Both employers and employees can be well served by arbitration when it comes to addressing workplace issues, according to a new report from the Cornell Institute for Hospitality Labor and Employment Relations (CIHLER) and the Center for Hospitality Research (CHR).
Both employers and employees can be well served by arbitration when it comes to addressing workplace issues, according to a new report from the Cornell Institute for Hospitality Labor and Employment Relations(CIHLER) and the Center for Hospitality Research (CHR). The report addresses concerns about arbitration from both the employees’ and employers’ point of view. Acknowledging the controversy surrounding arbitration, the report explains that arbitration is a fair but less-expensive approach to resolving employees’ complaints. The new report, “Arbitration: A Positive Employment Tool and Potential Antidote to Class Actions,” by Gregg A. Gilman and David Sherwyn, is available at no charge from CIHLER and the CHR. Gilman is co-chair of the Labor & Employment Practice Group of Davis & Gilbert and is on CIHLER’s Advisory Board. Sherwyn is the John and Melissa Ceriale Professor of Hospitality Human Resources at the Cornell School of Hotel Administration and CIHLER’s academic director.
Gilman and Sherwyn explain that arbitration is a fair and appropriate process for responding to employees’ workplace issues. “One objection to arbitration that we have heard is this: Because employers implement the policy, it is somehow unfair to employees. But when you compare arbitration to the alternative, which is an EEOC investigation and litigation, arbitration is faster and less expensive for all.”
Sherwyn added: “With regard to the results of arbitration, despite many arguments to the contrary, there is no evidence to support the claim that arbitration favors either side. In this article, we contend that arbitration is more favorable to employees than class litigation, although it is much less favorable to class action lawyers.”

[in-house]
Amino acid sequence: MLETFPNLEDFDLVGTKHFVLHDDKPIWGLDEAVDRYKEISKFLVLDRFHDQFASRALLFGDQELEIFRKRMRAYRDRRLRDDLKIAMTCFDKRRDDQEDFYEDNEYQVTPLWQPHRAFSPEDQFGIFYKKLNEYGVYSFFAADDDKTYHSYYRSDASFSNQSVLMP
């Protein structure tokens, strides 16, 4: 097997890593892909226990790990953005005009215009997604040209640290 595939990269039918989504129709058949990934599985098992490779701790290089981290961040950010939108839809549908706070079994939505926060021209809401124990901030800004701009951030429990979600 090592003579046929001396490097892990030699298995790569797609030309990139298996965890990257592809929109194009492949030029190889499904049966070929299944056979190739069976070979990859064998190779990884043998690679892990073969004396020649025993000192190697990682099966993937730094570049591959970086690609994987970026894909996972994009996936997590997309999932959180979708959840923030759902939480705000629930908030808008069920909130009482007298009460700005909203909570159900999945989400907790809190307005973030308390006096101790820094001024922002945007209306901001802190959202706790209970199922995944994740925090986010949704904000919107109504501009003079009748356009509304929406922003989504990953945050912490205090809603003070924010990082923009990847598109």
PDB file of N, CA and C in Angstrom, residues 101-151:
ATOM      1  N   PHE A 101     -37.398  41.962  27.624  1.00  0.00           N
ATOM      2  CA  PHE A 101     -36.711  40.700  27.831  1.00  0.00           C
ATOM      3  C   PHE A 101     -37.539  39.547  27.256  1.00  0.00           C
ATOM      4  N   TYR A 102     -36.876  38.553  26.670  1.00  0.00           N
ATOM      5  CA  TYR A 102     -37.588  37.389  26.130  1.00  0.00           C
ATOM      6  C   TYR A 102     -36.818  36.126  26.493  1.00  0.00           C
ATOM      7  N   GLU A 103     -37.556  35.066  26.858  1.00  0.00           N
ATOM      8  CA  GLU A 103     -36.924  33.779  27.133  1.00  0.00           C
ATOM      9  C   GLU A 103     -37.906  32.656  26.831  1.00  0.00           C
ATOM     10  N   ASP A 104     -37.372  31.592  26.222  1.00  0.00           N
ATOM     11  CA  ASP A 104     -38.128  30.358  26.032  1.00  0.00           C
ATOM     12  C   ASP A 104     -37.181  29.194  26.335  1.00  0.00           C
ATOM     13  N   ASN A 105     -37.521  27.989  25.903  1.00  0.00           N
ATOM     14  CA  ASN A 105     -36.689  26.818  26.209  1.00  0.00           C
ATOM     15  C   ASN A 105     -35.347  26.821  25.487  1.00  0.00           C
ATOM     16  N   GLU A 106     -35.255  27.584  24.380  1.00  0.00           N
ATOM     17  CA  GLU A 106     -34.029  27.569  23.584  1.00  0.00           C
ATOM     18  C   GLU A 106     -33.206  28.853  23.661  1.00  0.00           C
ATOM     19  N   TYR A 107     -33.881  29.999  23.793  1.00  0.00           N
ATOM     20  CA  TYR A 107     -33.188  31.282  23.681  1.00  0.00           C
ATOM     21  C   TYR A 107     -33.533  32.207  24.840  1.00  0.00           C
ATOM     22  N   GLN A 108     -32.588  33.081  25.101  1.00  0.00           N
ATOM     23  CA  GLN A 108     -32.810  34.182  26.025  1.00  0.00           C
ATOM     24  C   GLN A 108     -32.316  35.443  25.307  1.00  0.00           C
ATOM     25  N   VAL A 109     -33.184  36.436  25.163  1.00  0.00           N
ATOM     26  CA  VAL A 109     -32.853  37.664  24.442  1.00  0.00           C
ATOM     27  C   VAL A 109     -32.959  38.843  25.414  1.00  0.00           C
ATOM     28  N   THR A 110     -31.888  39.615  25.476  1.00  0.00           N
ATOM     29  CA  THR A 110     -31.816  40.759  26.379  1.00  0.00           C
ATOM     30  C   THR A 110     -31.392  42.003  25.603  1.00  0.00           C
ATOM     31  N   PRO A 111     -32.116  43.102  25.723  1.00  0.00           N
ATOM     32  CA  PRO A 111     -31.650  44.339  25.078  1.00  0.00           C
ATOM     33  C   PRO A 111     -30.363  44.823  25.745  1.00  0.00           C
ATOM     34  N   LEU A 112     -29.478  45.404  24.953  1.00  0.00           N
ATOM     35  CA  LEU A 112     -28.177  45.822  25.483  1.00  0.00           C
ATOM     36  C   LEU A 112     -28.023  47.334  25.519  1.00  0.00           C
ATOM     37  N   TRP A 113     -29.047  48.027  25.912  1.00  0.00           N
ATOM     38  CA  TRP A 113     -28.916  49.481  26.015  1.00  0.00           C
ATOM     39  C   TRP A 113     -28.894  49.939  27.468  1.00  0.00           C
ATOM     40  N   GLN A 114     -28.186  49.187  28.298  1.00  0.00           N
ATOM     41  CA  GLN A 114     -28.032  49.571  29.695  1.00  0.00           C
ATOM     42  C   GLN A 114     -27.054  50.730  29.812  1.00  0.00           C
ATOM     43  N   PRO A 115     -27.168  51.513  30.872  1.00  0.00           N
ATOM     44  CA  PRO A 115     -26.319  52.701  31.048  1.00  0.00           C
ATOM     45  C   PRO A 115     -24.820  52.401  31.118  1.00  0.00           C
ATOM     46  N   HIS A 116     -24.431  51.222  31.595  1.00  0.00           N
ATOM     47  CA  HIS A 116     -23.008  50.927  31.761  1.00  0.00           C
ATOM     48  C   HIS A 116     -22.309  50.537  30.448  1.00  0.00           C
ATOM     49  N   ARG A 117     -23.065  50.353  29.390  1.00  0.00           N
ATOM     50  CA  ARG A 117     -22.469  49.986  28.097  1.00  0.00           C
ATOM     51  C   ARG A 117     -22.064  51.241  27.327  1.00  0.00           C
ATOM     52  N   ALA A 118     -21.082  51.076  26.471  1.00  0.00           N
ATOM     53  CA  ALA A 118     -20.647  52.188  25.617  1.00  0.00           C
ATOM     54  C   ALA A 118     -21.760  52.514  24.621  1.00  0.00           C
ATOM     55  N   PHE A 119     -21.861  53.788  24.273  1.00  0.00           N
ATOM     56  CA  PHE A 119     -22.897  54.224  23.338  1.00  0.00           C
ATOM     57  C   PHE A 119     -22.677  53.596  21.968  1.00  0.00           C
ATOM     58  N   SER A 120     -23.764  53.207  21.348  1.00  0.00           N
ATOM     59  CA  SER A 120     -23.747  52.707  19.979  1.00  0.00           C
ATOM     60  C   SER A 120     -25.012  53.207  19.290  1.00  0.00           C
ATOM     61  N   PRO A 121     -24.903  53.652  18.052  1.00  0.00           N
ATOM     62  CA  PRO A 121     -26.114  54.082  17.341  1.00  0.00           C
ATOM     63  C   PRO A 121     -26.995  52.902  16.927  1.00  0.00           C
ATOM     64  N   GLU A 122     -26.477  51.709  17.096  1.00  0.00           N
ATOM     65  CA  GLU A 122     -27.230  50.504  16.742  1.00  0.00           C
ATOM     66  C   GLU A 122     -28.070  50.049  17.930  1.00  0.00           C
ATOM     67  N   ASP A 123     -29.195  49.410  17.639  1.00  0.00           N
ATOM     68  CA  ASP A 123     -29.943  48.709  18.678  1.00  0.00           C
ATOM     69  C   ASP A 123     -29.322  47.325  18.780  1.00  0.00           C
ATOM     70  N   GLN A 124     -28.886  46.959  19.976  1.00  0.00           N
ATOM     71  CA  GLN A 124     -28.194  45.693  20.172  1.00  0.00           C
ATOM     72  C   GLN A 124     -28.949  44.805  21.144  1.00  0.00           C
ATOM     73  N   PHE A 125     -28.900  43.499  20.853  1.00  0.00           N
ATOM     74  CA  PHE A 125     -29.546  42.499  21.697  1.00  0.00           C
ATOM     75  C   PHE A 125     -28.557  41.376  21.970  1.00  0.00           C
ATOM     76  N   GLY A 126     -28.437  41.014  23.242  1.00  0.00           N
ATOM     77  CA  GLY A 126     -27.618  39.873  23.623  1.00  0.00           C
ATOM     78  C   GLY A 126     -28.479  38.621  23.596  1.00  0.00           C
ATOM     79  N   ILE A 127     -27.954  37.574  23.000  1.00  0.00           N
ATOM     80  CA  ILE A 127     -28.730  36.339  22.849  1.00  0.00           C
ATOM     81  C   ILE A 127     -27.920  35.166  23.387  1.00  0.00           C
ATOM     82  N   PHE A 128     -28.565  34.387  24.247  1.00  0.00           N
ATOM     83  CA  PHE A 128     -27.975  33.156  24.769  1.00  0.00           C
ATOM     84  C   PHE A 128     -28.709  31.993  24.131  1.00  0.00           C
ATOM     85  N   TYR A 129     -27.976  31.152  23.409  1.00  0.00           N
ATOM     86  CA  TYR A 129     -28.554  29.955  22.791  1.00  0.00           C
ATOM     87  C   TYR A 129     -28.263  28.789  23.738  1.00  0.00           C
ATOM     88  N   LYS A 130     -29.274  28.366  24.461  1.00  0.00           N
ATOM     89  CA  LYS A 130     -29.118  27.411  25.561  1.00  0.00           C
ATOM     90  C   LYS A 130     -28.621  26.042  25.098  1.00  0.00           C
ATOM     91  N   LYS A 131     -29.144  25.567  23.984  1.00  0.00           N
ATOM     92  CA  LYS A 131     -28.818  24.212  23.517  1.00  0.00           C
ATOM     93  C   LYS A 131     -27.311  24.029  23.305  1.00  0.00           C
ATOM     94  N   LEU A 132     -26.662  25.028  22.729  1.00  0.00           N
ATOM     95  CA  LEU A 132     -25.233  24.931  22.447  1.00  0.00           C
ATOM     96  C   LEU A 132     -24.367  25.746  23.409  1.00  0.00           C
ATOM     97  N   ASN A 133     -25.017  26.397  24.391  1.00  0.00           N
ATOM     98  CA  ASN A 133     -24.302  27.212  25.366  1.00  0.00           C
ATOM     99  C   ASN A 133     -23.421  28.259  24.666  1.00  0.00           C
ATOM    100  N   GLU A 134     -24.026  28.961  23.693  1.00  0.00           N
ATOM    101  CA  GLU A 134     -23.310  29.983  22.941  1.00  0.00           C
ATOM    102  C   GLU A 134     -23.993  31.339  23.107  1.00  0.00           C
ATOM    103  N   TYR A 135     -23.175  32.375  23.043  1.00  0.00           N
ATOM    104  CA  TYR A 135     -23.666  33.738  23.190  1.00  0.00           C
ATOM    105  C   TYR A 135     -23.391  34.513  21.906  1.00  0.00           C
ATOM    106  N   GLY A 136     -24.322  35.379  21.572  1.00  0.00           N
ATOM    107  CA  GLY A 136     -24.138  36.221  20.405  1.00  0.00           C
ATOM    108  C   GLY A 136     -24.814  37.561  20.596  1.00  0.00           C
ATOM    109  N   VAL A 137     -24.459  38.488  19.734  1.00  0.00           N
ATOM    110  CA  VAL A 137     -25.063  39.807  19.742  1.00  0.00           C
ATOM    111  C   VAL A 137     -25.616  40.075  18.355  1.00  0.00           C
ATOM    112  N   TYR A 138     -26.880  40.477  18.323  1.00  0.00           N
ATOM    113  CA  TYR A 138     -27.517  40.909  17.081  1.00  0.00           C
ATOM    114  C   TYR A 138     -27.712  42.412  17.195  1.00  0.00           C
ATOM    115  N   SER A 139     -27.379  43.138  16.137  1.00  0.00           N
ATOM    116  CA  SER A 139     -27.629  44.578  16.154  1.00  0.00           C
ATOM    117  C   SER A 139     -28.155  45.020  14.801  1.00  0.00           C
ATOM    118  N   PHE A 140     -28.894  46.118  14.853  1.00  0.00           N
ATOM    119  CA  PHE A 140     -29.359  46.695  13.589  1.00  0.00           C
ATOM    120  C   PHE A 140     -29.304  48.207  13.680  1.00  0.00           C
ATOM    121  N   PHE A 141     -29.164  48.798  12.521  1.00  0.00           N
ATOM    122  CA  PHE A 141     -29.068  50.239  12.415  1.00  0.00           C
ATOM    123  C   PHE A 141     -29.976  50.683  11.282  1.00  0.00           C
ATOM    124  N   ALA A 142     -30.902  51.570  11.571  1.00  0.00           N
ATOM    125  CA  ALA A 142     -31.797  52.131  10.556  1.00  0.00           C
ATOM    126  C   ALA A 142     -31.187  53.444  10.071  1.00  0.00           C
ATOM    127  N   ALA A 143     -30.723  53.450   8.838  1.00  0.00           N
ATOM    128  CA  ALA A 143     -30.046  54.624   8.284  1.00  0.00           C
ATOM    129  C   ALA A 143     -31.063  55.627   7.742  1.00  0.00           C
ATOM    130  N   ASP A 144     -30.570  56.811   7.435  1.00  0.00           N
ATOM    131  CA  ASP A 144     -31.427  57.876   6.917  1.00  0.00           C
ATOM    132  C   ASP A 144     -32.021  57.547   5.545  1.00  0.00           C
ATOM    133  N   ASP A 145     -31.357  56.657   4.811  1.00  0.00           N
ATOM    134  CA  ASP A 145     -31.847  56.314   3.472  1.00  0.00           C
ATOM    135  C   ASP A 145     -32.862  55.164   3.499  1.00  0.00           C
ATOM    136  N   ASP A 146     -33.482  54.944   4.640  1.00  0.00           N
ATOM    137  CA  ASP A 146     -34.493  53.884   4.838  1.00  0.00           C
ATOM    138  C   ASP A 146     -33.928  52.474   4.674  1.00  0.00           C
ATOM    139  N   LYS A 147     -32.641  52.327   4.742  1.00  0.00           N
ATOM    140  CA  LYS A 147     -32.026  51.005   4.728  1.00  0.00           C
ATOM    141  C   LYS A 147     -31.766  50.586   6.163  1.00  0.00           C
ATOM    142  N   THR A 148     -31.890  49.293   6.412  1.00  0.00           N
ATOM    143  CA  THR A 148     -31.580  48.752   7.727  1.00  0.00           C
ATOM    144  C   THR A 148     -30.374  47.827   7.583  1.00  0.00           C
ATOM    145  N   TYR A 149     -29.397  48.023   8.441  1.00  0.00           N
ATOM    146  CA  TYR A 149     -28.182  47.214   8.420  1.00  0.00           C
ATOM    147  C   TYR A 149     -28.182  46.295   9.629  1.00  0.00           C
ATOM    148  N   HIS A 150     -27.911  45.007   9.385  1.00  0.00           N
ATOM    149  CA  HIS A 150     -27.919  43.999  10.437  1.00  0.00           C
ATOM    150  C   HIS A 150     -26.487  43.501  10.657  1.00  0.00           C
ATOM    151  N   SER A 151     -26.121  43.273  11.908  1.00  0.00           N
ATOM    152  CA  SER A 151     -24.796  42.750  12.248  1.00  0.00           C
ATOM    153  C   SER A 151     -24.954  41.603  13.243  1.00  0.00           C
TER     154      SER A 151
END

Gilman explained that arbitration systems are almost always part of a multi-step grievance system. “The litigation process is expensive for employers and time consuming for everyone, and it does not usually provide employees with the relief they seek,” Gilman pointed out. “Many companies are now implementing requirements for arbitration as the final step of their dispute resolution procedure, but the best outcome remains an agreed-upon settlement between the employee and the employer. The policies that we outline in this report facilitate a resolution of this type.”
About The Cornell Institute for Hospitality Labor and Employment Relations
The Cornell Institute for Hospitality Labor and Employment Relations was established in 2013 as a platform for students, employers, employees, unions, and their advocates involved in the hospitality industry. The institute’s mission is to support educational programs, sponsor and disseminate research, and hold conferences and roundtables dedicated to the modernization of labor and employment relations, labor and employment law, human resource management, and leadership in the hospitality industry. To learn more about the institute and its projects, visit www.cihler.cornell.edu.